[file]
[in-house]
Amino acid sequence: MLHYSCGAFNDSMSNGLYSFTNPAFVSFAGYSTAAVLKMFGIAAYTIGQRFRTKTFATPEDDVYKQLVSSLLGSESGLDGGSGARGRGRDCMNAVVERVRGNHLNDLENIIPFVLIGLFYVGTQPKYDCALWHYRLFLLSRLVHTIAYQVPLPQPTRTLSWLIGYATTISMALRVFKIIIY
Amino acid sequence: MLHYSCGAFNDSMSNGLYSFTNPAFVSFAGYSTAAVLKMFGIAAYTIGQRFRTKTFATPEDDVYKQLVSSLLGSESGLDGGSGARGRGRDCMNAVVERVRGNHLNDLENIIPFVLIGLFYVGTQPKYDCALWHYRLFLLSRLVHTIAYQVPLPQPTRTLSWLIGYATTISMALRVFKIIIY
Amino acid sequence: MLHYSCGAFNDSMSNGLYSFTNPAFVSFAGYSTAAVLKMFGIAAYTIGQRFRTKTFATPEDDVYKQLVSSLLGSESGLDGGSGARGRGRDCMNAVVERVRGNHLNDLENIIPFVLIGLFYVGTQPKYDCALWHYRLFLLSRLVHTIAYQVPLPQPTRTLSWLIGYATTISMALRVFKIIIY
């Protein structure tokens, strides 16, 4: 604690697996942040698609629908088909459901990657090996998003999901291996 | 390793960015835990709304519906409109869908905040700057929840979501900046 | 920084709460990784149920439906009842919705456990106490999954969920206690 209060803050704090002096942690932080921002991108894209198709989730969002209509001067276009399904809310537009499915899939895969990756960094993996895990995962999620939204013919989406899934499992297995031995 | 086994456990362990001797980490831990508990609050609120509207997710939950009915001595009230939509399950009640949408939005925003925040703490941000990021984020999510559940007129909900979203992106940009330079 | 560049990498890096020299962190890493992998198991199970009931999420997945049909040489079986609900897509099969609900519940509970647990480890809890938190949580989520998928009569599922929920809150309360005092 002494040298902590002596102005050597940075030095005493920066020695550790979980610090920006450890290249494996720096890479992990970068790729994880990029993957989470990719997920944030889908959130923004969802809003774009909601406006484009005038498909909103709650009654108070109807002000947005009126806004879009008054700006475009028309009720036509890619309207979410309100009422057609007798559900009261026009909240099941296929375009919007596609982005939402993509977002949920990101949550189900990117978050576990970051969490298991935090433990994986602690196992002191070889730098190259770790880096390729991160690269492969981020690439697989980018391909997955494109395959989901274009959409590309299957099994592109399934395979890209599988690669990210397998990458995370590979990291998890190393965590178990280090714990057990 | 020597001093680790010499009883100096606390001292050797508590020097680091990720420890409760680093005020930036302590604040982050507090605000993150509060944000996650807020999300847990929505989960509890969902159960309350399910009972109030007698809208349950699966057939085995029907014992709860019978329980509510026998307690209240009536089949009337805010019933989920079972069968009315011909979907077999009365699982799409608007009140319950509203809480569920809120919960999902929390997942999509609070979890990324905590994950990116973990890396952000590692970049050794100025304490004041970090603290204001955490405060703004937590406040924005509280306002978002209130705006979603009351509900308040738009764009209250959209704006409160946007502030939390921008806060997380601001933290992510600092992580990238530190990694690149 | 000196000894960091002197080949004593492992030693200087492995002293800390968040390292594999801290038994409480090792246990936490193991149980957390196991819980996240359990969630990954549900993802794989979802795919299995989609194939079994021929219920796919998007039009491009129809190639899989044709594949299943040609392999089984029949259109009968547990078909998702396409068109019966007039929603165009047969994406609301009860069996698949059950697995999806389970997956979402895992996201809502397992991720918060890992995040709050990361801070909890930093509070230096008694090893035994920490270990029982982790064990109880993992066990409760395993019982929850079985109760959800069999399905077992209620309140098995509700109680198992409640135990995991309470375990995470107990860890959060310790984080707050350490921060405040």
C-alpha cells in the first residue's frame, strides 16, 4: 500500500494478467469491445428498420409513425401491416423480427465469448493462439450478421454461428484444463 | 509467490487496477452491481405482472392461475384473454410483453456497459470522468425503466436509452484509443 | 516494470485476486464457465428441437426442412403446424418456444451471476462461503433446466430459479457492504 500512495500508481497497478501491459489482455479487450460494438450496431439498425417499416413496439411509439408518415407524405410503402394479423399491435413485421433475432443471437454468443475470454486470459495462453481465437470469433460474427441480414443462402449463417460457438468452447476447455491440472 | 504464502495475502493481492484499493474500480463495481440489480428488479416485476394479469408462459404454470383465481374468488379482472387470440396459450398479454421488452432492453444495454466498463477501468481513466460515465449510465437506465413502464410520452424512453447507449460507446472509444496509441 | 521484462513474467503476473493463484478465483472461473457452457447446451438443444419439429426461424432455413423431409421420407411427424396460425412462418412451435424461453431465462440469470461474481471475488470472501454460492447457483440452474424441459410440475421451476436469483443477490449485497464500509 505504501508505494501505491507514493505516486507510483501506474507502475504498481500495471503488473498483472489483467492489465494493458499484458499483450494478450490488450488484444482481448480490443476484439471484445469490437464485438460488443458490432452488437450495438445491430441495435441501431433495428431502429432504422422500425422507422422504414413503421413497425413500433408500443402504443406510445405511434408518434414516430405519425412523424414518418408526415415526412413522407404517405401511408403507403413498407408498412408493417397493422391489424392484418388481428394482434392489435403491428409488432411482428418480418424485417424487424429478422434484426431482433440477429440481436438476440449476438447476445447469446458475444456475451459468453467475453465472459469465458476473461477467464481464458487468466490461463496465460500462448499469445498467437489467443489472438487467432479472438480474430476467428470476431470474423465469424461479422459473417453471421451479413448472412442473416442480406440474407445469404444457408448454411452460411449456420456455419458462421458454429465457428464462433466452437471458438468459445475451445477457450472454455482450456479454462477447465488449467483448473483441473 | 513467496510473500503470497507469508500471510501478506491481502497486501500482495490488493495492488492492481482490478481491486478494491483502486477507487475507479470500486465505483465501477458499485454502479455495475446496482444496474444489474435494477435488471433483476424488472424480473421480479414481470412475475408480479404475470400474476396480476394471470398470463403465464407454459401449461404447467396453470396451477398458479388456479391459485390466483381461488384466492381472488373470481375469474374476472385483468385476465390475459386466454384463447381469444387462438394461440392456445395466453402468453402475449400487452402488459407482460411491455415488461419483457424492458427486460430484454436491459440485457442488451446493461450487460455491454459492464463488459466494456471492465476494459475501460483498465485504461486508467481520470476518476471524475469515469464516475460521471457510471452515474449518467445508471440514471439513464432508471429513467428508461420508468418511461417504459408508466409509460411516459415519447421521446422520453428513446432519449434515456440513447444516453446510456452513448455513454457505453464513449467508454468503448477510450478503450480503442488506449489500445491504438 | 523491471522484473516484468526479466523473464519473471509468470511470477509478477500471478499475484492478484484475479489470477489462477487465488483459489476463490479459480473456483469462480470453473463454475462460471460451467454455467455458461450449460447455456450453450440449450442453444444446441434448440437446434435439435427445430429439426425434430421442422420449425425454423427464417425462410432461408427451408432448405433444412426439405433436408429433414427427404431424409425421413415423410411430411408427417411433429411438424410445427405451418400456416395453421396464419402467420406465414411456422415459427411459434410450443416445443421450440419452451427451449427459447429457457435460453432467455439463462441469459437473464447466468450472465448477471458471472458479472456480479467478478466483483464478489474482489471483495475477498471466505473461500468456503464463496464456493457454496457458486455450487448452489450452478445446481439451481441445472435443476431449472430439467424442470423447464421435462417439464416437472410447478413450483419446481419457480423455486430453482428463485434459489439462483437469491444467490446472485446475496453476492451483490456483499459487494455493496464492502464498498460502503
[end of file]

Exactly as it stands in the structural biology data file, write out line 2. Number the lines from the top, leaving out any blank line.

Amino acid sequence: MLHYSCGAFNDSMSNGLYSFTNPAFVSFAGYSTAAVLKMFGIAAYTIGQRFRTKTFATPEDDVYKQLVSSLLGSESGLDGGSGARGRGRDCMNAVVERVRGNHLNDLENIIPFVLIGLFYVGTQPKYDCALWHYRLFLLSRLVHTIAYQVPLPQPTRTLSWLIGYATTISMALRVFKIIIY